Broadly, research in the Branch lab aims to understand the evolution of communication signals. Despite having an arguably small set of concerns – to survive and reproduce – animals send and receive information using an impressive range of signals across sensory modalities. Related, we are also interested in the interplay between signaling, sexual selection, and cognitive adaptation. Along with talented collaborators, we aim to understand how and if advanced cognitive abilities, shown to be critical for survival, are conveyed via secondary sexual traits, like male song and variation in plumage. To date, the evidence for secondary sexual traits that provide information about cognitive prowess is equivocal and scant. Part of the Branch lab’s interests are establishing when and how cognitive abilities may be important for mate choice via sexual selection.

‘Smart’ feeder array
Collecting data and changing batteries for ‘smart’ feeders
Freshly hatched chick
Chicks in nestbox at Day 16
Graphical Abstract from Branch et al. 2022

Cognitive adaptation

At our long-term field site in the Sierra Nevada mountains (collaboration with Dr. Vladimir Pravosudov at the University of Nevada, Reno), we study spatial cognitive abilities in free-living mountain chickadees (Poecile gambeli). Using innovative ‘smart’ feeder arrays we are able to program individuals to a single feeder within the array and assess their learning and memory performance (Croston et al. 2016, 2017; Tello-Ramos et al. 2018, Animal Behaviour). We assess cognitive ability along an elevation gradient, where selection pressures on overwinter survival increase with elevation (Branch et al. 2019; Benedict et al. 2020, Behavioral Ecology and Sociobiology). Mountain chickadees are nonmigratory, food-caching birds that store thousands of food items throughout their territories during times when food is abundant, to consume later when food is scarce. These birds use their specialized spatial memory abilities to recover their food stores and survive the harsh montane winters. Our research shows that birds inhabiting higher, harsher elevations perform significantly better on our spatial task compared to their lower elevation counterparts.

Schematic of high and low elevation sites. Note photos here were taken on the same day (May 31 2017), but at our different sites – High still has ~2 m of snow!

Recently, we’ve shown that selection is acting on the cognitive abilities of these small birds. Individuals that perform better on our spatial cognitive task are more likely to survive their first winter and into the breeding season (Sonnenberg et al. 2019, Current Biology). We’ve also shown that females increase their reproductive investment when their social mate has better spatial cognition (Branch et al. 2019, Ecology Letters). Furthermore, in collaboration with Drs. Georgy Semenov and Scott Taylor at the University of Colorado, Boulder, we’ve shown that variation in spatial cognition is associated with differences in the genome, known to be related to neuron growth and development (Branch et al. 2022, Current Biology).

Mate preference and sexual selection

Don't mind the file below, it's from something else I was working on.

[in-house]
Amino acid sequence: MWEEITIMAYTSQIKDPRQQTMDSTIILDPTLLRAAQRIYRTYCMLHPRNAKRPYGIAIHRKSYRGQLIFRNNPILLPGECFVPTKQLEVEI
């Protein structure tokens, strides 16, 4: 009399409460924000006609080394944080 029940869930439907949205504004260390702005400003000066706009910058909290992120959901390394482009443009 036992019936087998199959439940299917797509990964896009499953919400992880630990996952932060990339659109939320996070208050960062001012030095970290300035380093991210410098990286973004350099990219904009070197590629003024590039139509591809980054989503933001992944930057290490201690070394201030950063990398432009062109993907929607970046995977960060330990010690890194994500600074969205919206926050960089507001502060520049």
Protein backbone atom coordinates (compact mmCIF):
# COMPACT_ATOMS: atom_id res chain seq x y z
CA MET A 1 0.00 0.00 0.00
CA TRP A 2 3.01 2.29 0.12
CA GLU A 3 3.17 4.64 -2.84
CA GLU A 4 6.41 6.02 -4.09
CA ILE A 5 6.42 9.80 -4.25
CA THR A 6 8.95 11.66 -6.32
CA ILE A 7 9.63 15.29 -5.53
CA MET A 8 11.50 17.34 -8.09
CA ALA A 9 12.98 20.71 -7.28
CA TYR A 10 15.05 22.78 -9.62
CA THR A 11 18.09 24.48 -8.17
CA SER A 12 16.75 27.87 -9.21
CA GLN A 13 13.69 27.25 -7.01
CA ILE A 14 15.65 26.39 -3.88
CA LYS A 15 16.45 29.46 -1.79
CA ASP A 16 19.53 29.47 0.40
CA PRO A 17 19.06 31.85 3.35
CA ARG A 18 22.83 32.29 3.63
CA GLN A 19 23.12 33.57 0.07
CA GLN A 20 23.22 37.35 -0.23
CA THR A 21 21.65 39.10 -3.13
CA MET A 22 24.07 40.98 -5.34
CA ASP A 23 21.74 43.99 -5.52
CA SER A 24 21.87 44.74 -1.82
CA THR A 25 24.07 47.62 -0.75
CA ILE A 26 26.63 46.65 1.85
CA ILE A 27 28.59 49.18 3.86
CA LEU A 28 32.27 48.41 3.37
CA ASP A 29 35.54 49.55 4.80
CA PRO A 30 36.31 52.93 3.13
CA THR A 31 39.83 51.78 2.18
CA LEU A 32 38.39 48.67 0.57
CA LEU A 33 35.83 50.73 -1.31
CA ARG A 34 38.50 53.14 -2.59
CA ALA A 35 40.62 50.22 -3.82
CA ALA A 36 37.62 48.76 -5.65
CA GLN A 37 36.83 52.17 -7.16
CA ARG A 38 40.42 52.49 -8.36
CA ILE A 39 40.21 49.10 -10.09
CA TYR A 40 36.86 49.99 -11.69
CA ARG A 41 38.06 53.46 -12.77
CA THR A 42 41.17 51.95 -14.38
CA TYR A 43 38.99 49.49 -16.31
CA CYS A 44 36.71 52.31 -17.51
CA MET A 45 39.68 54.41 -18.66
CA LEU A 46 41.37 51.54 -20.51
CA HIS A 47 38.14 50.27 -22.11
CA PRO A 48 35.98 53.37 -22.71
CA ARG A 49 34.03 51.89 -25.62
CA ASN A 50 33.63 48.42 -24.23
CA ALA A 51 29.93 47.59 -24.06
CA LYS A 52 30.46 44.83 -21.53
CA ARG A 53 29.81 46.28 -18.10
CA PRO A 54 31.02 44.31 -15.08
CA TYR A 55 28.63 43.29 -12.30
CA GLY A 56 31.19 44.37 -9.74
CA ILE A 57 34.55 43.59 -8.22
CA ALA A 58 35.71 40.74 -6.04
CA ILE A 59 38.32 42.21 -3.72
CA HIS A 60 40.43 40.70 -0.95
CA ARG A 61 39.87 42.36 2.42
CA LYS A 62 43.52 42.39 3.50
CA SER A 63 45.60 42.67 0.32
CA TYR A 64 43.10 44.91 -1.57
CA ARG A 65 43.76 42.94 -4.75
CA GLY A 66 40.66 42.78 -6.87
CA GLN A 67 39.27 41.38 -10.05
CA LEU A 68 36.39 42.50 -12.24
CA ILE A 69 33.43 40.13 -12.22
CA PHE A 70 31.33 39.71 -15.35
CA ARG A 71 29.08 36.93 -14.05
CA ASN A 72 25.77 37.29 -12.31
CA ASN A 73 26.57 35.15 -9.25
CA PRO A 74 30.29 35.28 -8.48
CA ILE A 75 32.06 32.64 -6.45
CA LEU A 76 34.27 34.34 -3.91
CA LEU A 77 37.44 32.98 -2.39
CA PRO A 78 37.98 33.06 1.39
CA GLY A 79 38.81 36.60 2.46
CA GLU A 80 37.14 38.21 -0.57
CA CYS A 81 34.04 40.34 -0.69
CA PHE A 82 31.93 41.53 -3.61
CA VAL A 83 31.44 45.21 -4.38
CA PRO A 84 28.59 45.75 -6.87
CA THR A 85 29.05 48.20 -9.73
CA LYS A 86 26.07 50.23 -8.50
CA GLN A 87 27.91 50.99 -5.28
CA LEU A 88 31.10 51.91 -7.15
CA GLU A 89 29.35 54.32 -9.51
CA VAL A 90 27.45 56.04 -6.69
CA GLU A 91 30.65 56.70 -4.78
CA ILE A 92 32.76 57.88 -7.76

While these birds inhabit a continuous elevation gradient and exhibit some level of historical gene flow (Branch et al. 2017), in 10 years we’ve only documented 2 birds hatching at low elevation that bred at high. This begs the question of whether or not females play a role in the separation we see between high and low elevations – Do females prefer males from their respective elevation? If so, how can they discriminate among high and low elevation males? Or do they prefer males with better cognitive abilities regardless of elevation?

We’ve shown that they can discriminate among high and low elevation males (Branch et al. 2015, Animal Behaviour), and that song (Branch & Pravosudov 2015, Royal Society Open Science; 2020, Behavioral Ecology and Sociobiology) and plumage (Lane et al. in prep) vary between high and low elevation males. Currently, we are working to assess whether females choose extra-pair mates based on their cognitive abilities and whether or not that information is conveyed via secondary sexual traits.

Schematic showing how females might make mating decisions. Illustrations by Jen Lobo.

Drivers of complex vocal communication

North American chickadees provide an interesting example of complex vocal communication among Passerines (or songbirds), as they produce relatively simple, whistle songs and complex, syntax following calls. Among temperate songbirds, song is learned by local males and typically thought to be produced primarily in the spring by males to attract females and defend territories from conspecifics. While calls are thought to be innate and are used all year by both sexes.

Example vocal types from mountain chickadees, recorded in the Sierra Nevada

chick-a-dee call, produced year round in a variety of contexts by males and females.
gargle call, produced in aggressive and mating contexts? Least amount known about this call. Note the dark-eyed junco trill between the two gargles.
whistle, fee-bee song, produced primarily by males for mate attraction and territory defense.

Song is species specific and often thought of as melodic and complex (of course beauty lies in tympanic membrane of the beholder), while calls, and more specifically alarm calls, seem to have converged on a general, highly transmissible structure. And of course, chickadees break these ‘rules’. In addition, chickadees produce additional call types, including seet and gargle calls. Their highly complex vocal system combined with their life history and the previous research of many scientists, provides a prime opportunity to investigate the ecological and environmental drivers of complex vocal communication.

Approximate geographic distributions of 7 North American chickadee species.
Image credit: Scott Taylor